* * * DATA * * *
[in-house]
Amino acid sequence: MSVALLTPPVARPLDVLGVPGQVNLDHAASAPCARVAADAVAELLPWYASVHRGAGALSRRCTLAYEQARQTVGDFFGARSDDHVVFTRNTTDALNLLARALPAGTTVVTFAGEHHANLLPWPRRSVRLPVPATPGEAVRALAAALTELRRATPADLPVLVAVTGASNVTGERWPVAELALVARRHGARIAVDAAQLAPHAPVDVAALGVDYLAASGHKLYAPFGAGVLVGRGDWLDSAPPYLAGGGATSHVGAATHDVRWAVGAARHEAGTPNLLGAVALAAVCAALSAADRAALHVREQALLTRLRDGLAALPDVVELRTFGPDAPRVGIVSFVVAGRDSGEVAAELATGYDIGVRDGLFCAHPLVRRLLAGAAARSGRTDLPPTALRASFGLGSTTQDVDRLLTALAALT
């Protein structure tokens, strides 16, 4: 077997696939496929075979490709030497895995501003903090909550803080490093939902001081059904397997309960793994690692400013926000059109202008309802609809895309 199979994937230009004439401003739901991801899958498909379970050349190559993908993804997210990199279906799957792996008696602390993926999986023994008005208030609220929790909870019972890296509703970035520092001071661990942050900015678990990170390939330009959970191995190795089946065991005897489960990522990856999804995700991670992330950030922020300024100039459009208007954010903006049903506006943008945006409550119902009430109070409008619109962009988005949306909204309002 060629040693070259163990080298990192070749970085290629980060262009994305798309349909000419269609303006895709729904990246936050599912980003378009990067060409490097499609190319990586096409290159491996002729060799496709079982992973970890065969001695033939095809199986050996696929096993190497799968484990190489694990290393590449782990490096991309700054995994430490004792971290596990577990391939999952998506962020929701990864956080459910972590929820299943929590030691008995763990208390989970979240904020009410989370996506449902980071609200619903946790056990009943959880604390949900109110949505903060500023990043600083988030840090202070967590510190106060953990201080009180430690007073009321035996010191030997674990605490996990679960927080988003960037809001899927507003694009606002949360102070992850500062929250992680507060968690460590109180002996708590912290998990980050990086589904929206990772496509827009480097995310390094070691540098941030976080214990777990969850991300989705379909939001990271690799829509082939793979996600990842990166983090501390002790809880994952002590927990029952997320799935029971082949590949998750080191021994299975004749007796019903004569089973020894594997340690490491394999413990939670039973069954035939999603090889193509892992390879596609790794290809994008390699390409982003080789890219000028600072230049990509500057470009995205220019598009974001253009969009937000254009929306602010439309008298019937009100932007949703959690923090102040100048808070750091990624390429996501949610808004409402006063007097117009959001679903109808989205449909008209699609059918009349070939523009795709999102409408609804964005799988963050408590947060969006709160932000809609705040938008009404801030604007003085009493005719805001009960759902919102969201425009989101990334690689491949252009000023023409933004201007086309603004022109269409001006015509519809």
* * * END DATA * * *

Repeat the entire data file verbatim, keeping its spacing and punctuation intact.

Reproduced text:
[in-house]
Amino acid sequence: MSVALLTPPVARPLDVLGVPGQVNLDHAASAPCARVAADAVAELLPWYASVHRGAGALSRRCTLAYEQARQTVGDFFGARSDDHVVFTRNTTDALNLLARALPAGTTVVTFAGEHHANLLPWPRRSVRLPVPATPGEAVRALAAALTELRRATPADLPVLVAVTGASNVTGERWPVAELALVARRHGARIAVDAAQLAPHAPVDVAALGVDYLAASGHKLYAPFGAGVLVGRGDWLDSAPPYLAGGGATSHVGAATHDVRWAVGAARHEAGTPNLLGAVALAAVCAALSAADRAALHVREQALLTRLRDGLAALPDVVELRTFGPDAPRVGIVSFVVAGRDSGEVAAELATGYDIGVRDGLFCAHPLVRRLLAGAAARSGRTDLPPTALRASFGLGSTTQDVDRLLTALAALT
């Protein structure tokens, strides 16, 4: 077997696939496929075979490709030497895995501003903090909550803080490093939902001081059904397997309960793994690692400013926000059109202008309802609809895309 199979994937230009004439401003739901991801899958498909379970050349190559993908993804997210990199279906799957792996008696602390993926999986023994008005208030609220929790909870019972890296509703970035520092001071661990942050900015678990990170390939330009959970191995190795089946065991005897489960990522990856999804995700991670992330950030922020300024100039459009208007954010903006049903506006943008945006409550119902009430109070409008619109962009988005949306909204309002 060629040693070259163990080298990192070749970085290629980060262009994305798309349909000419269609303006895709729904990246936050599912980003378009990067060409490097499609190319990586096409290159491996002729060799496709079982992973970890065969001695033939095809199986050996696929096993190497799968484990190489694990290393590449782990490096991309700054995994430490004792971290596990577990391939999952998506962020929701990864956080459910972590929820299943929590030691008995763990208390989970979240904020009410989370996506449902980071609200619903946790056990009943959880604390949900109110949505903060500023990043600083988030840090202070967590510190106060953990201080009180430690007073009321035996010191030997674990605490996990679960927080988003960037809001899927507003694009606002949360102070992850500062929250992680507060968690460590109180002996708590912290998990980050990086589904929206990772496509827009480097995310390094070691540098941030976080214990777990969850991300989705379909939001990271690799829509082939793979996600990842990166983090501390002790809880994952002590927990029952997320799935029971082949590949998750080191021994299975004749007796019903004569089973020894594997340690490491394999413990939670039973069954035939999603090889193509892992390879596609790794290809994008390699390409982003080789890219000028600072230049990509500057470009995205220019598009974001253009969009937000254009929306602010439309008298019937009100932007949703959690923090102040100048808070750091990624390429996501949610808004409402006063007097117009959001679903109808989205449909008209699609059918009349070939523009795709999102409408609804964005799988963050408590947060969006709160932000809609705040938008009404801030604007003085009493005719805001009960759902919102969201425009989101990334690689491949252009000023023409933004201007086309603004022109269409001006015509519809």